Love Is Blind
Over the years, William Boyd’s fiction has spanned decades and continents, chronicling the lives, loves, and misfortunes of a vast group of characters. In his latest, Love is Blind, he ventures into the complex relationship between a piano tuner, the pianist he works for, and the soprano with whom he becomes enthralled. It’s an emotionally fraught dynamic, set against a sweeping historical backdrop.
Man in the Music
We live in a time when, for understandable reasons, the music and legacy of Michael Jackson are under an extensive amount of scrutiny. (Margo Jefferson, author of the excellent On Michael Jackson, has said in interviews that she’d like to revisit the subject.) Joseph Vogel’s Man in the Music provides a window into Jackson’s recording processes, with detailed accounts of his experiences in the recording studio throughout his life.
A Song for a New Day
What happens when speculative fiction takes its cues from the world of music? In her novel A Song for a New Day, Sarah Pinsker tells a familiar story—a band on tour, embracing the world of DIY—and places it in a near-future setting where technology has largely superseded live performances. It’s a moving blend of themes and settings, and one that asks essential questions about art and community.
As authorities on the current state of jazz go, Nate Chinen is second to none: he’s written extensively about the genre over the past few decades and is acutely aware of both its history and its possible futures. Playing Changes is his guide to the contemporary jazz world, and to the musicians who have boldly taken jazz in a host of acclaimed directions.
The Orphan's Song
Over the years, music has also inspired a host of memorable fiction, from Nick Hornby’s accounts of musical obsessives to Garth Risk Hallberg’s punk-fueled epic of 1970s New York. For The Orphan’s Song, Lauren Kate hearkens back even farther in time: the star-crossed lovers featured in her novel are separated in part due to one’s immersion in a chorus in 18th-century Venice.
Alan B. Krueger
As we understand more and more of the economics of everyday life, the number of areas where that knowledge can be applied increases exponentially. Alan B. Kruger’s Rockonomics explores the shifting financial fortunes of people at various places in the music industry, from executives to musicians to technicians. As he delves into how technology has altered the music industry, he also discusses the ways those changes have affected the broader society.
Songs of America
Jon Meacham and Tim McGraw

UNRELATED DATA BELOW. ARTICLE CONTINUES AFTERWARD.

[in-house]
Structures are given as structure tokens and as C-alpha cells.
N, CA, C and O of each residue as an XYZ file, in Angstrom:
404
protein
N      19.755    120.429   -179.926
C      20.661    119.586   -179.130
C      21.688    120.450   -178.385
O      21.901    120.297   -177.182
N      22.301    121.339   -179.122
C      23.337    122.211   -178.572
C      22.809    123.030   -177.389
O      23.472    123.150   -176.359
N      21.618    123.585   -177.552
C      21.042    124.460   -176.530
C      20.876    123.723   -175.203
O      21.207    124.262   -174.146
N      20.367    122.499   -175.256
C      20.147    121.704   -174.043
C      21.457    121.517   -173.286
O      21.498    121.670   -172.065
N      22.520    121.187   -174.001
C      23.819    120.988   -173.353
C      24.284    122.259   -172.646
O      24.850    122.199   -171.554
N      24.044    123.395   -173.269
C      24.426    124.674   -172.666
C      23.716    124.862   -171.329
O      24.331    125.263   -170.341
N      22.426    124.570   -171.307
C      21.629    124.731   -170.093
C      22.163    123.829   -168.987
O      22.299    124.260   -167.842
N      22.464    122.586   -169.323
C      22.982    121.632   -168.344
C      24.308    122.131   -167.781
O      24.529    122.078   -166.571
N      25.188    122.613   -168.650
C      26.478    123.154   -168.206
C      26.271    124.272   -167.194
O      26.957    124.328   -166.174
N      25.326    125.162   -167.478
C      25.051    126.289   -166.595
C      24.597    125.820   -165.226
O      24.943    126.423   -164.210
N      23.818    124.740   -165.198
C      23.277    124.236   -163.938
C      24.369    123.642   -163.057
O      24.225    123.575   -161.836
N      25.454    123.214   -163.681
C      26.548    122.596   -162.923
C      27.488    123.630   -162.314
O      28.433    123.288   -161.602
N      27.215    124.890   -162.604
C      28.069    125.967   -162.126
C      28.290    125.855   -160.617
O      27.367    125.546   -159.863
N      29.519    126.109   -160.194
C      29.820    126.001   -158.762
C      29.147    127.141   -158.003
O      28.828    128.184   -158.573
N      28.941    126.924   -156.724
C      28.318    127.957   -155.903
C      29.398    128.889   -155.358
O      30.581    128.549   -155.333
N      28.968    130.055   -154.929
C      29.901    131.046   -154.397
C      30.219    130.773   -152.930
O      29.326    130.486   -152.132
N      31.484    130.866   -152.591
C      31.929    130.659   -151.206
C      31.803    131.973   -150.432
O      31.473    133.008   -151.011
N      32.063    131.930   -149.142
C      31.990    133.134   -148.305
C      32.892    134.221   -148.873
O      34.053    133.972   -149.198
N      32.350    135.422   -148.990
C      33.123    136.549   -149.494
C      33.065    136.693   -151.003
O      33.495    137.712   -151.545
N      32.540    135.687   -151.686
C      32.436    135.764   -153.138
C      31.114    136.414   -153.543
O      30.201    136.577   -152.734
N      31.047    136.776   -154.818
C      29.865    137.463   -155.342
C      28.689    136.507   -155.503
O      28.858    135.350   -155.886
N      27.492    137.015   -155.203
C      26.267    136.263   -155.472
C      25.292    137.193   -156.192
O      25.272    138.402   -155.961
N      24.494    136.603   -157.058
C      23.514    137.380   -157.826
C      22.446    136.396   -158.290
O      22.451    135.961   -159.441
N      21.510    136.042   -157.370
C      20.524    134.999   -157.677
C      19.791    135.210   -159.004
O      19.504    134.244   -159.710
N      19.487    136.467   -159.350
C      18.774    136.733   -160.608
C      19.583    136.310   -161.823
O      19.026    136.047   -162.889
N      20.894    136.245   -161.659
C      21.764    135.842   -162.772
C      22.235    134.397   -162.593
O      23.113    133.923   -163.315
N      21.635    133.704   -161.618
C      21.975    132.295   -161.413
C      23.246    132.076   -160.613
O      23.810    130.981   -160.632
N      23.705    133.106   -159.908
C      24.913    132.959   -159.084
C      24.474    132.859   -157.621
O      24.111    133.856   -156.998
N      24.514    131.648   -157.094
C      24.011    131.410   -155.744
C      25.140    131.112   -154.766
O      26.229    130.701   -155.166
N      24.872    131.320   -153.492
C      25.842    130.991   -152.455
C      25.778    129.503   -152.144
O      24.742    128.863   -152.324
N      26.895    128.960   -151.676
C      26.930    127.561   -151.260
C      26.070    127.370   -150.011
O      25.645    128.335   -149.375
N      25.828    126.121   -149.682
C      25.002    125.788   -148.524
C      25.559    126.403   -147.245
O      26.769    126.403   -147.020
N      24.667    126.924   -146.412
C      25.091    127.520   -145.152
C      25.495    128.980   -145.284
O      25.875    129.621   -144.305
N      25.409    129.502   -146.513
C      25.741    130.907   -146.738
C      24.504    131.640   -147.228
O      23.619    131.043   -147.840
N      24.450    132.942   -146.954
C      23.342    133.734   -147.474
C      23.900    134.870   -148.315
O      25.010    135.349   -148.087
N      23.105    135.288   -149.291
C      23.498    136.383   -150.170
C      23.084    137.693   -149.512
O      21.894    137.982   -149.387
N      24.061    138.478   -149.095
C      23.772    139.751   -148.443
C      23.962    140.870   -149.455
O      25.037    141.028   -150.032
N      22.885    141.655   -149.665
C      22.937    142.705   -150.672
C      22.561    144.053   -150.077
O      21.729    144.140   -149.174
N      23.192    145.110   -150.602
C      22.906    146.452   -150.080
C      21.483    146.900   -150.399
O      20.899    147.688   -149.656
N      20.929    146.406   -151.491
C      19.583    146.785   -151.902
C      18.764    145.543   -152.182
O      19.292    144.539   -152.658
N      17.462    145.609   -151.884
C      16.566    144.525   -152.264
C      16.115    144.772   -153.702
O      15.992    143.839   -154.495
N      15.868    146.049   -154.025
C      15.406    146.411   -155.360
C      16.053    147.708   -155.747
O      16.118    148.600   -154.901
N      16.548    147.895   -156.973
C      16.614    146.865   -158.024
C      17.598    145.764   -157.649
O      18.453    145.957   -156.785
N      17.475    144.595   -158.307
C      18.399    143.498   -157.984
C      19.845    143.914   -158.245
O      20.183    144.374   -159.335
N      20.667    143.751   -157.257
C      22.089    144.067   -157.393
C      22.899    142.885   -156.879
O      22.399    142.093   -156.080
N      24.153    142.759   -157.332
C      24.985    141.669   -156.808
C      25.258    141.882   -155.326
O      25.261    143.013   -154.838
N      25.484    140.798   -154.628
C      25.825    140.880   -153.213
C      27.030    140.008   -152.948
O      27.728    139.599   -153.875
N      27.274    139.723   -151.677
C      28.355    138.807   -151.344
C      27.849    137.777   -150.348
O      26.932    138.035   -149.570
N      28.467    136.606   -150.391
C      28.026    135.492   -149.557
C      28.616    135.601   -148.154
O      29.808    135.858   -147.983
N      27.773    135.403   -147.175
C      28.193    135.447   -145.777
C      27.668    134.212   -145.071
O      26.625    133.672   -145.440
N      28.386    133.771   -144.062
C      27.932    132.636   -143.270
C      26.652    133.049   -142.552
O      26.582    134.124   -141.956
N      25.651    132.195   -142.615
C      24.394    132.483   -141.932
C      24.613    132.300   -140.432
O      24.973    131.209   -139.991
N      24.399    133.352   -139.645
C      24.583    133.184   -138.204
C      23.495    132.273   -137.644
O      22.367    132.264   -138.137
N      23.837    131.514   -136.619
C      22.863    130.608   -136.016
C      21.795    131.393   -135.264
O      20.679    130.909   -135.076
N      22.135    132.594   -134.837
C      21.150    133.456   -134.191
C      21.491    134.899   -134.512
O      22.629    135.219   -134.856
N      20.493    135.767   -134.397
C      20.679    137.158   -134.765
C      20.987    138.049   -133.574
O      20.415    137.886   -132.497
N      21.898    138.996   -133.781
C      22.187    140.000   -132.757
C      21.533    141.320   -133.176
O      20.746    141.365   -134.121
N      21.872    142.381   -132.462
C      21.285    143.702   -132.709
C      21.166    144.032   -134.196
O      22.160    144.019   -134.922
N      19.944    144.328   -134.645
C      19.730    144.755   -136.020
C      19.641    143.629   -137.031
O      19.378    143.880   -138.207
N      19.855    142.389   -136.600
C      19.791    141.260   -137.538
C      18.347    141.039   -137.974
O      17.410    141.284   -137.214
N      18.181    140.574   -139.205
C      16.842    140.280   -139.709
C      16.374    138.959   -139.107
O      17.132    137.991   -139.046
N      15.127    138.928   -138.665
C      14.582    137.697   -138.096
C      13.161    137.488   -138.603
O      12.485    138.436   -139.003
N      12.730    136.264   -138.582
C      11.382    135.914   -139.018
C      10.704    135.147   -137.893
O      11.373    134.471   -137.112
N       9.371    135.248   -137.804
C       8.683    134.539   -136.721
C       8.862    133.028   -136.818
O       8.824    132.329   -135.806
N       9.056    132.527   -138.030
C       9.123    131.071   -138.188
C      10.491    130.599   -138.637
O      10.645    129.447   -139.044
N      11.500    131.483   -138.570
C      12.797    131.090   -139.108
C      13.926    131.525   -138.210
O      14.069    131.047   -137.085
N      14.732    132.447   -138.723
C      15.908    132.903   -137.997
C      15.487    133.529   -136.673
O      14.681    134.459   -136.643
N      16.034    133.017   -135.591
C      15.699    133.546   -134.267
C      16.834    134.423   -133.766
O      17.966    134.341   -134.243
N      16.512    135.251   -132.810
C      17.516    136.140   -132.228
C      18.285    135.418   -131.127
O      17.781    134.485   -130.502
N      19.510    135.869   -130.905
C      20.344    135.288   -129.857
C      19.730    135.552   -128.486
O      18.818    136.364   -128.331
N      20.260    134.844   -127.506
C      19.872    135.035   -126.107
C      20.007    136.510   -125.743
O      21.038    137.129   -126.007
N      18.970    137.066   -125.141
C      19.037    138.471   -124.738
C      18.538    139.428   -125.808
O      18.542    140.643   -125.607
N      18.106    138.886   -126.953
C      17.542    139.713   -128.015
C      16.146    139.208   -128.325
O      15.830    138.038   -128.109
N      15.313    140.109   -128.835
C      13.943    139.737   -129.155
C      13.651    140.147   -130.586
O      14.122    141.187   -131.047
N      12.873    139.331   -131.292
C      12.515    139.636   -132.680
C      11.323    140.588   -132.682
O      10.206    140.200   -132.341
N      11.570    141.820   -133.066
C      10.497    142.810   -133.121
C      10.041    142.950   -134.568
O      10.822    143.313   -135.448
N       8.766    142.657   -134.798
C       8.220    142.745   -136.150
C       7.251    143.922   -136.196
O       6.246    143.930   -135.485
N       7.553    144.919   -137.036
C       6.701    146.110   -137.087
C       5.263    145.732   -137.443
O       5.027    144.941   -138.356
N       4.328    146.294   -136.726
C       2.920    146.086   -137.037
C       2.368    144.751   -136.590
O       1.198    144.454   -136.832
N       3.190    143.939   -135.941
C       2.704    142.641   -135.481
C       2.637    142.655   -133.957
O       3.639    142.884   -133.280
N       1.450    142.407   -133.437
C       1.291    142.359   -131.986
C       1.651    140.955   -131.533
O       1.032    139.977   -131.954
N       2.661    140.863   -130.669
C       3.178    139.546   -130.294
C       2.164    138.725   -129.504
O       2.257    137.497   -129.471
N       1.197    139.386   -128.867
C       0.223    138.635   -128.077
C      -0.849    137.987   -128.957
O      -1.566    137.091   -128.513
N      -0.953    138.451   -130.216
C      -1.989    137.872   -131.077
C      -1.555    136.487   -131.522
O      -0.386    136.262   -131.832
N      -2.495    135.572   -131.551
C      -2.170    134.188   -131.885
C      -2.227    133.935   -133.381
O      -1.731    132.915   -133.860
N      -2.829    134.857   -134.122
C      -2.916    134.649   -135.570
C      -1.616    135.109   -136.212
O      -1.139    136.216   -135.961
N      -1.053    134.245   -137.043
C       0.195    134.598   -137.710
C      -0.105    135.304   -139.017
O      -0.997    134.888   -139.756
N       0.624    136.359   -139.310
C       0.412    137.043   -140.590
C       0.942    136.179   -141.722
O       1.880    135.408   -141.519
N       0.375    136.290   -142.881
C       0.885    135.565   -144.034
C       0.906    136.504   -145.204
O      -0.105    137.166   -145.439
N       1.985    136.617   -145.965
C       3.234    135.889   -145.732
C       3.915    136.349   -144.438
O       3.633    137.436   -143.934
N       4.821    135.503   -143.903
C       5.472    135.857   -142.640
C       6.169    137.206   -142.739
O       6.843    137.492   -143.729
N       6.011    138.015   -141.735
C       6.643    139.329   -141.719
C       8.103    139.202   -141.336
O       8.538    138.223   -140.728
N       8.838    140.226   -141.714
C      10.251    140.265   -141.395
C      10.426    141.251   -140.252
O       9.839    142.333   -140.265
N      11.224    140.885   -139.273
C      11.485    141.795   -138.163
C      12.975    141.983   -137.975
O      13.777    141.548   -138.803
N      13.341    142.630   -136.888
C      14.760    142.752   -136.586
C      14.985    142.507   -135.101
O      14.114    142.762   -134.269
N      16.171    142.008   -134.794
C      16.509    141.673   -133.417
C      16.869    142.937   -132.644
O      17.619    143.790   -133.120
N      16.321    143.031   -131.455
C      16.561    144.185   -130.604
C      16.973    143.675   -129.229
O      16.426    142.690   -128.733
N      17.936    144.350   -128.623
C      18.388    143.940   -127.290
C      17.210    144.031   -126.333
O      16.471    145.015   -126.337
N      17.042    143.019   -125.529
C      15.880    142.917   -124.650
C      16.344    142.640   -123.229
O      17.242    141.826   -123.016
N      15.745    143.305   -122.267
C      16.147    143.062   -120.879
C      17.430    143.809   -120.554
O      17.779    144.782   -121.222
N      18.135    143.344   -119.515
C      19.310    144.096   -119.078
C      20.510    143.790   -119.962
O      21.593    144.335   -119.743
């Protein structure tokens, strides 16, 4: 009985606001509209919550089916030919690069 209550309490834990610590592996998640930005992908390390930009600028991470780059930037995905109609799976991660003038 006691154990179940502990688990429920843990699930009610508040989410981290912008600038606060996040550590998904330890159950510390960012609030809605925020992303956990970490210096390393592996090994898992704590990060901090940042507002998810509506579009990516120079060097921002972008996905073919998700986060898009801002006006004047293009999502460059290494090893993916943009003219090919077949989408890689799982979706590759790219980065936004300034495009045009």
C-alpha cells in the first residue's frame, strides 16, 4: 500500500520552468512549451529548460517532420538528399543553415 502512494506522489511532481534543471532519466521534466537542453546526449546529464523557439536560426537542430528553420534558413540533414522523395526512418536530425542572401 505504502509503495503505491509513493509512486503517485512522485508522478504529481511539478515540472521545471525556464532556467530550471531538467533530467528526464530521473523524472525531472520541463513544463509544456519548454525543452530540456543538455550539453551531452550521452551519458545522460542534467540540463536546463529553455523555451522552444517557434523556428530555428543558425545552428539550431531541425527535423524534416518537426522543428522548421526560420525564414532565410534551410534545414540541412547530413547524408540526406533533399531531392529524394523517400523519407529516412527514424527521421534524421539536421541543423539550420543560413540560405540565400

The authorial team behind Songs of America is like something from a buddy comedy: Jon Meacham is an acclaimed historian, while Tim McGraw is a beloved country singer. That pairing may look odd at first, but when you consider the role that popular music has played in American society, and the overlap between politics and music over the years, the combined talents of both authors resonate a lot more deeply.
For the Love of Music
Plenty of musicians and composers have offered their thoughts on music in literary form, but John Mauceri comes at things from a slightly different perspective: he’s worked for decades as a conductor (and has written about his experiences). In For the Love of Music, he offers his take on the joys and nuances of listening to music—a perspective honed by his years of experience standing before various ensembles, making the transcendent happen.
Dayton Duncan and Ken Burns
Over the years, documentarian Ken Burns has explored subjects ranging from the violent to the sublime. 2019 brings his next project: an expansive documentary about country music. This volume—like the film, a collaboration between Burns and writer Dayton Duncan—traces the history of country music, its major figures, and the indelible stories that it’s created since its inception.
Composer Robert Schumann remains a fascinating figure even now, over 160 years after his death. Judith Chernaik’s new biography of Schumann embraces his complexities, exploring his influences as a composer and also charting some of the personal drama that suffused his life. In the end, it’s all in service of creating a complete portrait of the man, and putting his work into its proper context.
What makes for a great book about music? While the genre abounds with tell-all memoirs and other chronicles of excess, the range of subjects covered by music books is as wide-ranging as, well, music itself. Incisive writers and novelists around the world have used music as a way to explore everything, from politics to borders to the evolution of subcultures.
The best books about music can offer insight into the life and work of a legendary musician, but they might also point a reader in the direction of an artist they’ve never heard before. That’s the evocative power of music writing: it can turn the familiar into something fresh and make the unknown transform into charted territory. Here’s a look at 10 books, both fiction and nonfiction, that start with a handful of notes and turn them into something revelatory.
Featured Image: @chibelek/Twenty20